AN ANALYSIS OF THE CONSEQUENCES OF CONTRACT ADMINISTRATION PROBLEMS FOR CONTRACT TYPES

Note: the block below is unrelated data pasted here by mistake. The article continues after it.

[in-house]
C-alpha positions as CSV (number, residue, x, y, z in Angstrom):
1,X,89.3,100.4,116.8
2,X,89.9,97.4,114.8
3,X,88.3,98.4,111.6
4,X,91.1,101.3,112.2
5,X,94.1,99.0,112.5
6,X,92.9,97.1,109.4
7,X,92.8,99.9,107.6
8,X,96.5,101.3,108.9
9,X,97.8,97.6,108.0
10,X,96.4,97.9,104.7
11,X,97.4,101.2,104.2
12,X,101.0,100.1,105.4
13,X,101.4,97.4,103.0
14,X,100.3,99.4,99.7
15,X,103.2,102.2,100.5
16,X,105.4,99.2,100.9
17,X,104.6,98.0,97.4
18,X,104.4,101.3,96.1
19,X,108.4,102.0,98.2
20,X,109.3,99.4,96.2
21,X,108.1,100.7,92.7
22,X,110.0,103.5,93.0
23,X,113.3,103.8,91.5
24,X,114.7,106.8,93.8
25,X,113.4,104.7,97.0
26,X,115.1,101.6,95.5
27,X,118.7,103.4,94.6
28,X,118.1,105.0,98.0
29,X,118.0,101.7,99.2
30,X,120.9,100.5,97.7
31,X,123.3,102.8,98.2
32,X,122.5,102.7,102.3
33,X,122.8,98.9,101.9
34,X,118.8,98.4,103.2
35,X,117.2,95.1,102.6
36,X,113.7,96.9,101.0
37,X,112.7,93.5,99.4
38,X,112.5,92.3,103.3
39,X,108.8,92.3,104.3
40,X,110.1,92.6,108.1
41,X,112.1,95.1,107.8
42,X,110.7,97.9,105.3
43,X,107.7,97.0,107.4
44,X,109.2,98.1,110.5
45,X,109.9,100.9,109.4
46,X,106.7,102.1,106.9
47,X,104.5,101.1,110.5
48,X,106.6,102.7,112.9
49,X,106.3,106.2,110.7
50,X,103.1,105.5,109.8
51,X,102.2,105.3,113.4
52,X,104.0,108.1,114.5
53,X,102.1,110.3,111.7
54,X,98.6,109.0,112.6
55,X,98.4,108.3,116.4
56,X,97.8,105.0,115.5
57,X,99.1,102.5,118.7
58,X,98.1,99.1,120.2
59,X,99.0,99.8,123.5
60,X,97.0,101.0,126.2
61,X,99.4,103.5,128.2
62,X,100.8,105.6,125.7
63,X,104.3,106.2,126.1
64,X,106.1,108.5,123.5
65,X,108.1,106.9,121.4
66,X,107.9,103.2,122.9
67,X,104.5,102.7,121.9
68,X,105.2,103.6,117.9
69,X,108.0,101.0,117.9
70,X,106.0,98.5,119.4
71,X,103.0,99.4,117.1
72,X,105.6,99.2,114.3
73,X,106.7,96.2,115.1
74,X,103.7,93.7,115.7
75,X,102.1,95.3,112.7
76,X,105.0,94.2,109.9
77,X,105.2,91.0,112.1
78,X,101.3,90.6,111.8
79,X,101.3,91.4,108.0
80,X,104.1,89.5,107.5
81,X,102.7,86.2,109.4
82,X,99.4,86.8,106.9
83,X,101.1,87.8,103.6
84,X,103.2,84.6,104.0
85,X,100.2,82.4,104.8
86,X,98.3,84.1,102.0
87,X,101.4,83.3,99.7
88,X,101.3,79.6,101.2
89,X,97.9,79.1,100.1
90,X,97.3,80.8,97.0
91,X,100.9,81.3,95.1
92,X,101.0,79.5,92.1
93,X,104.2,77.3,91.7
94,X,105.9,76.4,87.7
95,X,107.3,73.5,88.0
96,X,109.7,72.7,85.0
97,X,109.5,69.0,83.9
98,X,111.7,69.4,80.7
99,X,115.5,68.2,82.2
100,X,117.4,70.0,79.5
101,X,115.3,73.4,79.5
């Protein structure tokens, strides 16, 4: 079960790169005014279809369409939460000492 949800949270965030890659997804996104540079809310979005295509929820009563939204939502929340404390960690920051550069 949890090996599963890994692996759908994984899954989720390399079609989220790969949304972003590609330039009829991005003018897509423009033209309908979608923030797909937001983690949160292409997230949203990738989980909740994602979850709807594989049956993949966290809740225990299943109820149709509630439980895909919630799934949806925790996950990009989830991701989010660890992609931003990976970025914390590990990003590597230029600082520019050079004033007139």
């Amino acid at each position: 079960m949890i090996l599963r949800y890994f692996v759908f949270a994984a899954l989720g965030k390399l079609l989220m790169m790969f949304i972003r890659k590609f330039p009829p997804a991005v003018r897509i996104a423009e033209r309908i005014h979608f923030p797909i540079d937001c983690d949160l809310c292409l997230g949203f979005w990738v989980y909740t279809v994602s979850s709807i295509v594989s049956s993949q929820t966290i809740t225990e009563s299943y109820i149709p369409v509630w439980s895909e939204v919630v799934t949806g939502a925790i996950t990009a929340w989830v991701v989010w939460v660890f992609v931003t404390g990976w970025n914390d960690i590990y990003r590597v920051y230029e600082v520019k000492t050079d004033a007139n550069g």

The primary purpose of this research was to examine the perceived consequences of ten types of contract administration problems for each of seven contract types and to determine how likely each of these consequences were perceived to be. Building upon the earlier research of Davison and Sebastian (in press a, b), the research surveyed National Institute of Government Purchasing (NIGP) and Institute of Supply Management (ISM) members. For each of seven types of contract (e.g., supplies and small purchases) the respondents were asked to indicate the typical consequences they experienced for each of ten contract administration problems (e.g., wrong product). The major problematic consequences examined were contract delays, contract costs, and contract termination. The perceived likelihood of occurrence for each consequence, on the contracting process, was determined for each contract problem within each contract type. The major findings were that when contract administration problems occurred, problematic consequences were more likely than no consequences for all contract types except leases and that the types of problematic consequences that were most likely depended on the type of contract. The implications of the results from this research and Davison and Sebastian’s previous findings for procurement professionals and the purchasing process were discussed along with future research directions.
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